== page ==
If you’ve ever wondered about the old television sets scattered around the lawn in front of the Media Center/Communication Building, wonder no more. The TV graveyard – along with a reproduction of Rodin’s famous “Thinker” and several small statues of Buddha gazing into the empty monitors – is the exterior portion of “Something Pacific” by Nam June Paik (1932-2006). Commissioned as part of the university’s renowned Stuart Collection of public art, “Something Pacific” was in 1986 Paik’s first permanent outdoor installation. The indoor portion is in the building lobby: a bank of 24 cutting edge and interactive TVs – except that they are no longer interactive or cutting-edge. A recent grant from the National Endowment of the Arts will change that.
The $30,000 award will be primarily used to work on the interior component of Paik’s work, said Stuart Collection Director Mary Beebe. Together with faculty and students from the UC San Diego Jacobs School of Engineering, the collection will both conserve and reinvent the video wall.
“We’re thrilled the NEA has chosen to support this important project,” Beebe said. “And we’re very proud to have won the NEA’s support a number of other times over the years.”
Paik, who is often referred to as “the grandfather of video art,” intended “Something Pacific” to evolve over time, Beebe said. The exterior was meant to deteriorate and slowly return to nature, while the interior was meant to reflect the latest in available technology, she said, contrasting with and commenting on the skeletal remains of the electronics outside. Unfortunately, the interior has become almost as obsolete as the exterior.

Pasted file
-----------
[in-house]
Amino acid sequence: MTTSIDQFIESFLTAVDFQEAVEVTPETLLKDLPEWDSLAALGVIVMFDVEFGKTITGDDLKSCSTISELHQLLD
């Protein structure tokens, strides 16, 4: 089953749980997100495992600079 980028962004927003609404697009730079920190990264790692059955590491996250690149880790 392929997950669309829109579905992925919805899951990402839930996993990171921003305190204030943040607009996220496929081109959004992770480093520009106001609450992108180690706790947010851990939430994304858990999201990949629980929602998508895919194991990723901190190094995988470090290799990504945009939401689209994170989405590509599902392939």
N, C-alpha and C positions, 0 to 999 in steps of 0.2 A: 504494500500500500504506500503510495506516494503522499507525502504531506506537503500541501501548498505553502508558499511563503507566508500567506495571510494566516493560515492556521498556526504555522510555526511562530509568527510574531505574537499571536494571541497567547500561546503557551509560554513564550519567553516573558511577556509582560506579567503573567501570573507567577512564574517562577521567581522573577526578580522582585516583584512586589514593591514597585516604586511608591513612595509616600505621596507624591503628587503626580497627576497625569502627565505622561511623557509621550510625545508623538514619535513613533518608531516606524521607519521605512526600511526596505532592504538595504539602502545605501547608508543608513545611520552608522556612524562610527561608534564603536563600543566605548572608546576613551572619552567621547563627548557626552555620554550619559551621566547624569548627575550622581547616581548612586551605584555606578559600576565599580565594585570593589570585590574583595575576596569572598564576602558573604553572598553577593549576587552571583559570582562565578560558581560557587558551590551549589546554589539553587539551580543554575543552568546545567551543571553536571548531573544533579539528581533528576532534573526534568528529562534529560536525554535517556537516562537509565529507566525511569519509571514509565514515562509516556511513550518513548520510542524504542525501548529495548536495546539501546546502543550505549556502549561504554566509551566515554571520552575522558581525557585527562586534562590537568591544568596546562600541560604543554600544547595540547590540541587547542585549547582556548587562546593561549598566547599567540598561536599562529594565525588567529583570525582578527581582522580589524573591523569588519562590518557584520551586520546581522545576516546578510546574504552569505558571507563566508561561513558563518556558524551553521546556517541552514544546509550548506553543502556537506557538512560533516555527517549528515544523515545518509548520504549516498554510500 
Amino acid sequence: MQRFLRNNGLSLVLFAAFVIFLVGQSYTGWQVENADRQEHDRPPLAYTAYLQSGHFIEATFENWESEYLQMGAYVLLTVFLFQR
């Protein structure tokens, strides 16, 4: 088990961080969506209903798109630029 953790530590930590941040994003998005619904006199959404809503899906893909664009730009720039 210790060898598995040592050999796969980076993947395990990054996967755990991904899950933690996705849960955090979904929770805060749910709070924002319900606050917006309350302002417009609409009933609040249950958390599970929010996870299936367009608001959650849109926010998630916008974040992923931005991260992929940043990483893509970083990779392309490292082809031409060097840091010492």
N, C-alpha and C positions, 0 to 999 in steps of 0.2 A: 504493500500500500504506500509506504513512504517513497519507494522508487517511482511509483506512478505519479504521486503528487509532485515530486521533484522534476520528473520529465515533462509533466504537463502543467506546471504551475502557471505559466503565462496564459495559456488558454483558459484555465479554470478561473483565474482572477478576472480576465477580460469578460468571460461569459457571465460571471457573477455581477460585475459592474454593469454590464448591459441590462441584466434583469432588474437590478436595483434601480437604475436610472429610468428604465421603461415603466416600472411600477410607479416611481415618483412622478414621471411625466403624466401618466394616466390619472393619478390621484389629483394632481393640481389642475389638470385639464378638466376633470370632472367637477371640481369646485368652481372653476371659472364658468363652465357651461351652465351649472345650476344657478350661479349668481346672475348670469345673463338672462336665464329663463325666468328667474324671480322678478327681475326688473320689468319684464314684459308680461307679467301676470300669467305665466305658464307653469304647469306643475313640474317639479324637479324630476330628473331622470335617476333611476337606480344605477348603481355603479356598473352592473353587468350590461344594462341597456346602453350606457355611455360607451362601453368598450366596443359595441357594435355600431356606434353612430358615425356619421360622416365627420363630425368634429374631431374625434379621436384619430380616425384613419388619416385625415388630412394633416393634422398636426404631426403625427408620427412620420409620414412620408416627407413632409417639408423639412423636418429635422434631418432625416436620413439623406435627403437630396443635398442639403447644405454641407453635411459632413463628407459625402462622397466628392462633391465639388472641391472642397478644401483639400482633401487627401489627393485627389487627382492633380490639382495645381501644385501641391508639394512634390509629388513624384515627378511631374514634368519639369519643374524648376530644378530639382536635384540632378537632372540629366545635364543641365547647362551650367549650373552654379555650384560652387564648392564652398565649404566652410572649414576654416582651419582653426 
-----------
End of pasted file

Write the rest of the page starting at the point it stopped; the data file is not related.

When built, “Something Pacific” relied on a Fairlight Computer Video Instrument to live-stream MTV and to provide for interactivity. But Fairlight, first released in 1984, has reached the end of its working life, and the interior portion of the artwork has been dark for about a year now.
The conservation project will restore a viewer’s ability to actively manipulate half of the video wall’s screens.
In the Stuart Collection’s proposal to the NEA, the engineers explain that they, students and faculty from the department of electrical and computer engineering, will be “developing new software code so that the program reproduces some of the video effects of the original and includes new ones. The software framework is called PureData, an open source data flow program. Once new effects have been developed, we will connect components such as a tablet and various motion and sound sensors, so that the public can interact by pressing virtual buttons and sliders, by drawing on the tablet, clapping their hands and waving. A webcam will allow viewers to integrate their own image to the synthesized video stream.”
Paik anticipated the need for re-invention. Asked in an interview about the Stuart Collection for the “Landmarks” book whether, in the event of obsolescence, an attempt should be made to replace the Fairlight synthesizer by a similar model maintaining the 1985-86 state of technology, he said: “No, I think it should be made better. Every young kid expects more now from media. So they should go with the progress of industry. … It’s like a symphony. When you write a symphony each new generation comes along and changes it and that way it becomes better and better.”
The Stuart Collection expects the project to be completed by the end of the academic year, or sooner. Stay tuned. Meanwhile, you can learn more about the artist and his significance on the collection’s website. And be sure to check out video about the artwork, too.
This post originally appeared on This Week at UC San Diego.